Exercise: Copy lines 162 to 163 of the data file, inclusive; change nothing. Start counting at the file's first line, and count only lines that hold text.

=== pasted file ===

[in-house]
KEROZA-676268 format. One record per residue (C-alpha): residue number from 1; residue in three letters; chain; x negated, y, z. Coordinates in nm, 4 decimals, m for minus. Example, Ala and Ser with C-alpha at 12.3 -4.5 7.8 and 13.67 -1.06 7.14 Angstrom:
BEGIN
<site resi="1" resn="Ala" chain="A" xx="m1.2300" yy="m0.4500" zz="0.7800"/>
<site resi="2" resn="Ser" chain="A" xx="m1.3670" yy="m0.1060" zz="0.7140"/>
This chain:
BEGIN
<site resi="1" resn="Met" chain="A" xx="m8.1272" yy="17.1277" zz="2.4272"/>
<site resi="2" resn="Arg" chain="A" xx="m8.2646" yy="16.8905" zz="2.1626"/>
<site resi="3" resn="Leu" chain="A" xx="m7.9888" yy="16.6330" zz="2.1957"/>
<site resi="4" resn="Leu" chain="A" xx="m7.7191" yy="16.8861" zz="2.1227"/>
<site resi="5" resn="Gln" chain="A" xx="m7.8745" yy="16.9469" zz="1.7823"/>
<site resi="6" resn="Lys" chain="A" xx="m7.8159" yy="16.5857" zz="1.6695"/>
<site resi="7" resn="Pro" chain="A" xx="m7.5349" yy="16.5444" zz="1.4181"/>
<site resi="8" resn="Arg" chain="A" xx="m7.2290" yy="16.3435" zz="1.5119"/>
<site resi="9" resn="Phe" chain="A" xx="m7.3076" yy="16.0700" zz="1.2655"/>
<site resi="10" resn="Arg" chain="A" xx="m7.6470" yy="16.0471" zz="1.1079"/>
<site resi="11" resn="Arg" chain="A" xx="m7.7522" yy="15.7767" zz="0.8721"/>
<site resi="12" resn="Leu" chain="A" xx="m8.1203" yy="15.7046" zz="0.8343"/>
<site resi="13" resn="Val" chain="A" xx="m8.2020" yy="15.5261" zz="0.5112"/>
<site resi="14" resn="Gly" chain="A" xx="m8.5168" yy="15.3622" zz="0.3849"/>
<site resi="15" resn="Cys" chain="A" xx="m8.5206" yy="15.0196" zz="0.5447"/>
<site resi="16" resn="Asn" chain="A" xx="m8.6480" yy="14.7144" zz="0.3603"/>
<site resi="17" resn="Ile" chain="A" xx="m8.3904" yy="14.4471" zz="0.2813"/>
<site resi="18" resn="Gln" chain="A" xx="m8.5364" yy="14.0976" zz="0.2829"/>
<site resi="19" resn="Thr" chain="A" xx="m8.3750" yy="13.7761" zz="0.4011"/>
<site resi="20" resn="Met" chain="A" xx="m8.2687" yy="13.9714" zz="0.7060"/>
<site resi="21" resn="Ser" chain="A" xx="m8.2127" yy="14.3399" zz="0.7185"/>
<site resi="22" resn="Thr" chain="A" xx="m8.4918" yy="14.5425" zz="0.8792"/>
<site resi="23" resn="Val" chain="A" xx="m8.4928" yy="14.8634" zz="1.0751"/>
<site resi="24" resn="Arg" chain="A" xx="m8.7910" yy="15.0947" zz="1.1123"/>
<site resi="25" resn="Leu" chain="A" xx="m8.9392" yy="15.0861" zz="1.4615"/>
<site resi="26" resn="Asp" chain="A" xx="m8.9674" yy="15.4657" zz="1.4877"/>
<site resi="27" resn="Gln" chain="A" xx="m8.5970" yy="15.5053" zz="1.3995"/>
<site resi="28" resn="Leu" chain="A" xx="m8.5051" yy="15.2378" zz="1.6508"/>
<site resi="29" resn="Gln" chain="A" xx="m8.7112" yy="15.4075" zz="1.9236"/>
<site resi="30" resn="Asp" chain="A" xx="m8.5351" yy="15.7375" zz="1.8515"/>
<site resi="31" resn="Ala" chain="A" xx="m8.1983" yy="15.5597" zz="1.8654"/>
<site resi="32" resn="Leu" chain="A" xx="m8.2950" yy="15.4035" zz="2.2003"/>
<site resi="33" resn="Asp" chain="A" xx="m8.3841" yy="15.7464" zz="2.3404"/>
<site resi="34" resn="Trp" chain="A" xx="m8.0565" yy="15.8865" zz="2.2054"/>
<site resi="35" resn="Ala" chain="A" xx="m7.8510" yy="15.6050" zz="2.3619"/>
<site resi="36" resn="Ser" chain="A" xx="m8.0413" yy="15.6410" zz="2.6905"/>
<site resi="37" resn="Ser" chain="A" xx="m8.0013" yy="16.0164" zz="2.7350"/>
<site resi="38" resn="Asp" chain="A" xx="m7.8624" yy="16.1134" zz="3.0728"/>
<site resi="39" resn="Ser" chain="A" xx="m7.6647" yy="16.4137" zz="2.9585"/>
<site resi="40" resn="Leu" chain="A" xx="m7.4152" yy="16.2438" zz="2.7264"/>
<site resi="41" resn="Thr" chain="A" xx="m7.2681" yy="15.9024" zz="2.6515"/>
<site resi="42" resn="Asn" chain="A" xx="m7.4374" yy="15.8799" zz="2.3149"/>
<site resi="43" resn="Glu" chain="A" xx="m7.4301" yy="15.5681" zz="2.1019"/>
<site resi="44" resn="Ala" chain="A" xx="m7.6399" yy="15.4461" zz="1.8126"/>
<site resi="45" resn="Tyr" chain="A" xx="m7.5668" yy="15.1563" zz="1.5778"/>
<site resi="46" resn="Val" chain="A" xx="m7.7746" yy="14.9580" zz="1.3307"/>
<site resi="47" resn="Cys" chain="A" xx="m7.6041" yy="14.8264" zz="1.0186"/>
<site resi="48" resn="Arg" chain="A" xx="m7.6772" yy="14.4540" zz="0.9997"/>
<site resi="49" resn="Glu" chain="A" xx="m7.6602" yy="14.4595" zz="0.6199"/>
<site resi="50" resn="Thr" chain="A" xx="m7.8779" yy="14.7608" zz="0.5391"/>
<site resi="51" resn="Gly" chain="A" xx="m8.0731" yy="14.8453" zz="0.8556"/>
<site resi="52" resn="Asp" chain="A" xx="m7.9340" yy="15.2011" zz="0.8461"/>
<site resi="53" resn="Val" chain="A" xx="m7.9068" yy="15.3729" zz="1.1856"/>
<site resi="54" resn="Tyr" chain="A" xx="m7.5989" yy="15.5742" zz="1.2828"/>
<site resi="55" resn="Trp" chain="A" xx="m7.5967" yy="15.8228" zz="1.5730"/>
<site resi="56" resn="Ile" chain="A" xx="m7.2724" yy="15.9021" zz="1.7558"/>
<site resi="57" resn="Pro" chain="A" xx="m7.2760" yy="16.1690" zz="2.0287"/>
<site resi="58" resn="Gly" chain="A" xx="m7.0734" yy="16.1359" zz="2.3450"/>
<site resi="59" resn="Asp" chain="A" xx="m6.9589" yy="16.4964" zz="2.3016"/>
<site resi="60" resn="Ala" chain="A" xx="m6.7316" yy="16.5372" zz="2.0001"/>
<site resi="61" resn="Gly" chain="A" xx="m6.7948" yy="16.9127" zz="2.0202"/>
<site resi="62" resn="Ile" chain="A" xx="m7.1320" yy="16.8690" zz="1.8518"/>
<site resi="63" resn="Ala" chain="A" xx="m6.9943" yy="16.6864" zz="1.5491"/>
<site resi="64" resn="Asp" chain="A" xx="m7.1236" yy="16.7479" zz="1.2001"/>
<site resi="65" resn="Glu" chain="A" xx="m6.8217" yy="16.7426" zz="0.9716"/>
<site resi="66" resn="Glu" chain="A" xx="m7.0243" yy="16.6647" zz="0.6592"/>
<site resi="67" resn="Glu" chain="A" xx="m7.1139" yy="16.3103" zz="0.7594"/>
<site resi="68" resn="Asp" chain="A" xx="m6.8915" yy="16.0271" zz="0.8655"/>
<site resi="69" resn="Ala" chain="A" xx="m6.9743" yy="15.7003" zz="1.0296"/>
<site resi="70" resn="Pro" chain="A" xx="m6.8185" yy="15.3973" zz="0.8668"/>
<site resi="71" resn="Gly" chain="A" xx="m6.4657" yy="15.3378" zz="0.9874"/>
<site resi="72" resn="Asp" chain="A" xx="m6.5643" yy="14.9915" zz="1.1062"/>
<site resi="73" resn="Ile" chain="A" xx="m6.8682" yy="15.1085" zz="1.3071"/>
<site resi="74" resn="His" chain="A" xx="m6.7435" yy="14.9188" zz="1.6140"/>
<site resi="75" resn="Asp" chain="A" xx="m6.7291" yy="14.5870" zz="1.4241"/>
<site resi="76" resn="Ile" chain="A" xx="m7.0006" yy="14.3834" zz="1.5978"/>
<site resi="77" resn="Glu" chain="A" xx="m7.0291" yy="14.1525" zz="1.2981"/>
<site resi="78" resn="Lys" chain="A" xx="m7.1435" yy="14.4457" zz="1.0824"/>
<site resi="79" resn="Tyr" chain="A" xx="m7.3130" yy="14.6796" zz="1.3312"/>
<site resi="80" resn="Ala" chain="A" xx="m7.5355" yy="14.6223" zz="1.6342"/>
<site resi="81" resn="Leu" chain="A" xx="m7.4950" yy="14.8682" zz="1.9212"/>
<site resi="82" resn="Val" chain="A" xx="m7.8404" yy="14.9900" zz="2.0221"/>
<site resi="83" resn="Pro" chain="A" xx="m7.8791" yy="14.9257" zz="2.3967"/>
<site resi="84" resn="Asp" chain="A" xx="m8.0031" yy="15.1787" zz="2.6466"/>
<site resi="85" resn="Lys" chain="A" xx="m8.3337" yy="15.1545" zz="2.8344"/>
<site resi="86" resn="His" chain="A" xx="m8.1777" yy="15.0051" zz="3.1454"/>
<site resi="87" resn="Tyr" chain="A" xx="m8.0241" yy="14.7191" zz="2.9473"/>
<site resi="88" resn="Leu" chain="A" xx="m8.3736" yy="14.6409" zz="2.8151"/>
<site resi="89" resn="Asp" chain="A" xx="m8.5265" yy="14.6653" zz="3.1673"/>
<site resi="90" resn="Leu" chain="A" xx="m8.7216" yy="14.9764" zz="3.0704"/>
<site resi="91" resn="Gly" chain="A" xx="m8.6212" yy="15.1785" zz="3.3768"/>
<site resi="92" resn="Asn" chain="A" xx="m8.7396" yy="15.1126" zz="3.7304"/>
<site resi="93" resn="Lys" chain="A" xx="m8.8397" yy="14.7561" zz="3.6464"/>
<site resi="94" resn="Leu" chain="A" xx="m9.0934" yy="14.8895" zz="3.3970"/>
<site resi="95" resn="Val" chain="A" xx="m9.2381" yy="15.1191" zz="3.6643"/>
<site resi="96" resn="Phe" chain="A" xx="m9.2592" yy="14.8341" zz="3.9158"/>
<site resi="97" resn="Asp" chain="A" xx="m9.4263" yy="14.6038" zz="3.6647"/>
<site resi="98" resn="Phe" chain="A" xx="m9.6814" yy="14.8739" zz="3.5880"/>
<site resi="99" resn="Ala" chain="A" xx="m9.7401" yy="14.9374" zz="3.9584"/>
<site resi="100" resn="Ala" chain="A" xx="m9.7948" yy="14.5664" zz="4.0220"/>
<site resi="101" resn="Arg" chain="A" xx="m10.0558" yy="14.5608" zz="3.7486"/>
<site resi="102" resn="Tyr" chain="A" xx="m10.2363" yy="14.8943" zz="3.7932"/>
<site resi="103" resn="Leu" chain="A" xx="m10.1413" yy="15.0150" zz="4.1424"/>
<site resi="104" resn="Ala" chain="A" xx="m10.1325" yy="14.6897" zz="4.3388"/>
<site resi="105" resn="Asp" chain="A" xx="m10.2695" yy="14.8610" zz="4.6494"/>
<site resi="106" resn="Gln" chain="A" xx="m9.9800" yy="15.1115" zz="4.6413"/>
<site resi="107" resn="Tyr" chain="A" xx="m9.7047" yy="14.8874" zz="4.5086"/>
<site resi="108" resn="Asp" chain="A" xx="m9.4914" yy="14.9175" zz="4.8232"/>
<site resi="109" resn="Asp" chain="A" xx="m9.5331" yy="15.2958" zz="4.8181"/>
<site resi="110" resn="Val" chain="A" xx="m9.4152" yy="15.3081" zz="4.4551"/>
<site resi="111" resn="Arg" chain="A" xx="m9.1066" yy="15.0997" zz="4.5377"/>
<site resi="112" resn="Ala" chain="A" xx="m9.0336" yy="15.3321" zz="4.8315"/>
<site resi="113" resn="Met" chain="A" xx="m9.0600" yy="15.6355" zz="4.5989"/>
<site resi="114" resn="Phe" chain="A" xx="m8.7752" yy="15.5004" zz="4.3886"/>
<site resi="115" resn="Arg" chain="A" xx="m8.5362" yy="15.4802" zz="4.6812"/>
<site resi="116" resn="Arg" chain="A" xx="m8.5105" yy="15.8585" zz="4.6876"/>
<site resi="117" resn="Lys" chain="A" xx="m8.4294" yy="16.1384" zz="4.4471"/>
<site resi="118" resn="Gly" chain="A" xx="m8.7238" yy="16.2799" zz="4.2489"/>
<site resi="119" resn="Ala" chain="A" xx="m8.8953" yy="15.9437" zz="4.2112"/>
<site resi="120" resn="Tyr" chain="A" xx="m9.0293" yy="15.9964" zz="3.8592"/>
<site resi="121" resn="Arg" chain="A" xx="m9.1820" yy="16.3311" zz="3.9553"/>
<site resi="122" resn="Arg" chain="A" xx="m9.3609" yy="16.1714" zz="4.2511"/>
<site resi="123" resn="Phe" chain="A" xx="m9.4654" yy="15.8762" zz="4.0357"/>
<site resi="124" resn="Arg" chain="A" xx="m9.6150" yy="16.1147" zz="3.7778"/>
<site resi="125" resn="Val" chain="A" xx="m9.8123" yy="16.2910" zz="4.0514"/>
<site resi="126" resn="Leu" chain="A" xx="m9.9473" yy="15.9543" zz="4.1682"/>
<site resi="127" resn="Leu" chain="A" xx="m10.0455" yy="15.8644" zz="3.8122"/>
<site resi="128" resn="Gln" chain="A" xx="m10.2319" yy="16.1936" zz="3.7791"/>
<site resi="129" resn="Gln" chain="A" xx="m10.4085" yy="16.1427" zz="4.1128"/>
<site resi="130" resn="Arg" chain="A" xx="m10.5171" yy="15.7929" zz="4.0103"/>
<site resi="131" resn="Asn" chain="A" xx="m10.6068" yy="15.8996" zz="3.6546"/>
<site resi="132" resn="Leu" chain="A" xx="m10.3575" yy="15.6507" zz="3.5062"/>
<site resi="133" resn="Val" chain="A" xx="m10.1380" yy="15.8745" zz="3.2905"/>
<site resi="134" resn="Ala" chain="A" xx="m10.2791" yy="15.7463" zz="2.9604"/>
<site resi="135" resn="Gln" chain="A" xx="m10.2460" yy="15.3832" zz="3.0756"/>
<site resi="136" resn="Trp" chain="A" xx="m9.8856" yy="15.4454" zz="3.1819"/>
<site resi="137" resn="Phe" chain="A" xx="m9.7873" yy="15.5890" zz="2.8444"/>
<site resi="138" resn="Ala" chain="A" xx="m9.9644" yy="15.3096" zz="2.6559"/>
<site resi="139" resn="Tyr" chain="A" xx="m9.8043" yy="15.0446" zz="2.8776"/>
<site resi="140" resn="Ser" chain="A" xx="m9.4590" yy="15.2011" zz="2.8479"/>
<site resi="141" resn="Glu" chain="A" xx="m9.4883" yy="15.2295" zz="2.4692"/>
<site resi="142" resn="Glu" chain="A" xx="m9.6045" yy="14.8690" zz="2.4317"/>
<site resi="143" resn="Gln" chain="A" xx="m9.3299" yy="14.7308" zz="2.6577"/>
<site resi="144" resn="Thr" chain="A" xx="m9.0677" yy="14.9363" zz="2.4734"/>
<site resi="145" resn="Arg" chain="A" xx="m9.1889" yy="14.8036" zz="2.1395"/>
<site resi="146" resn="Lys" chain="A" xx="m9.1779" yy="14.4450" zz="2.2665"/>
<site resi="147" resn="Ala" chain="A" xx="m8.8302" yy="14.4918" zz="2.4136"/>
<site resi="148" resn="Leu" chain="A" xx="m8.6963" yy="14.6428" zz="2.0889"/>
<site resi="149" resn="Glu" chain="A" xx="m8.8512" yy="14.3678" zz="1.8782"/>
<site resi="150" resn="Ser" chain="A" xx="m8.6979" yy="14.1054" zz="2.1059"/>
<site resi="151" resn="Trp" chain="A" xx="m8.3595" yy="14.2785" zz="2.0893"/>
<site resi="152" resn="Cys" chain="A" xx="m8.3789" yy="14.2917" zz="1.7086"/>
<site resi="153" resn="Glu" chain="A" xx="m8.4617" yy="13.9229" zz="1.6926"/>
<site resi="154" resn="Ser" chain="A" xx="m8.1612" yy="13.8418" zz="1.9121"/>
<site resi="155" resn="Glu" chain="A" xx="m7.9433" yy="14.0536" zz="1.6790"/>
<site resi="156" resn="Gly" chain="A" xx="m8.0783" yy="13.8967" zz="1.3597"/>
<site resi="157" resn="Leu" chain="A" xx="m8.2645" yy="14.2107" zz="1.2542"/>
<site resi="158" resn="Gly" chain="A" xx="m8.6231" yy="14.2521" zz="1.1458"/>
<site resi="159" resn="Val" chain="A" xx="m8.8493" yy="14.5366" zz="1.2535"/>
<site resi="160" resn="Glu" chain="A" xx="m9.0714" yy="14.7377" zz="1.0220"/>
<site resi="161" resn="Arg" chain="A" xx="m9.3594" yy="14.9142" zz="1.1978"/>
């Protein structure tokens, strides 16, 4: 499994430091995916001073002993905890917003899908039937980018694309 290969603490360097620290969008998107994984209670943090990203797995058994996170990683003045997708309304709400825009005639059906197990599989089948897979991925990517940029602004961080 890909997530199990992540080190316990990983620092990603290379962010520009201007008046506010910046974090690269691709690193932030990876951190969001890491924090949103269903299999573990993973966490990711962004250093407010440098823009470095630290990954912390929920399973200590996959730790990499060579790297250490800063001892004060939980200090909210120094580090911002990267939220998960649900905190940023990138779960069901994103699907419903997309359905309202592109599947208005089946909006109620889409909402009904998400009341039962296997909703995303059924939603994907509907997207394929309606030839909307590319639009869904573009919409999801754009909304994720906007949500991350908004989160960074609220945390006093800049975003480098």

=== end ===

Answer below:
<site resi="155" resn="Glu" chain="A" xx="m7.9433" yy="14.0536" zz="1.6790"/>
<site resi="156" resn="Gly" chain="A" xx="m8.0783" yy="13.8967" zz="1.3597"/>